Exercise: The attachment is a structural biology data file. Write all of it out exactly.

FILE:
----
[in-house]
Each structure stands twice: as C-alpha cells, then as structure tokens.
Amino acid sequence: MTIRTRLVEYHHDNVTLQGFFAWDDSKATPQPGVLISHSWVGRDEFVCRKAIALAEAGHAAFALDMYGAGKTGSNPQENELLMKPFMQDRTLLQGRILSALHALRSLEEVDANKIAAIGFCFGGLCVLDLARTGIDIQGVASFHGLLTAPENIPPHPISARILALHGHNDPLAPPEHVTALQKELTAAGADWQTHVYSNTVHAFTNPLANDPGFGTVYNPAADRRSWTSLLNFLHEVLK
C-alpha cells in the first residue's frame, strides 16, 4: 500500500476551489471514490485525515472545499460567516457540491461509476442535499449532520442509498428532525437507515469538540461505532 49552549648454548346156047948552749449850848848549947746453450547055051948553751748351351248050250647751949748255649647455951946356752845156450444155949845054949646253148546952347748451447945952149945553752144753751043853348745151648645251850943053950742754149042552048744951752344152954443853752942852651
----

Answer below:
[in-house]
Each structure stands twice: as C-alpha cells, then as structure tokens.
Amino acid sequence: MTIRTRLVEYHHDNVTLQGFFAWDDSKATPQPGVLISHSWVGRDEFVCRKAIALAEAGHAAFALDMYGAGKTGSNPQENELLMKPFMQDRTLLQGRILSALHALRSLEEVDANKIAAIGFCFGGLCVLDLARTGIDIQGVASFHGLLTAPENIPPHPISARILALHGHNDPLAPPEHVTALQKELTAAGADWQTHVYSNTVHAFTNPLANDPGFGTVYNPAADRRSWTSLLNFLHEVLK
C-alpha cells in the first residue's frame, strides 16, 4: 500500500476551489471514490485525515472545499460567516457540491461509476442535499449532520442509498428532525437507515469538540461505532 49552549648454548346156047948552749449850848848549947746453450547055051948553751748351351248050250647751949748255649647455951946356752845156450444155949845054949646253148546952347748451447945952149945553752144753751043853348745151648645251850943053950742754149042552048744951752344152954443853752942852651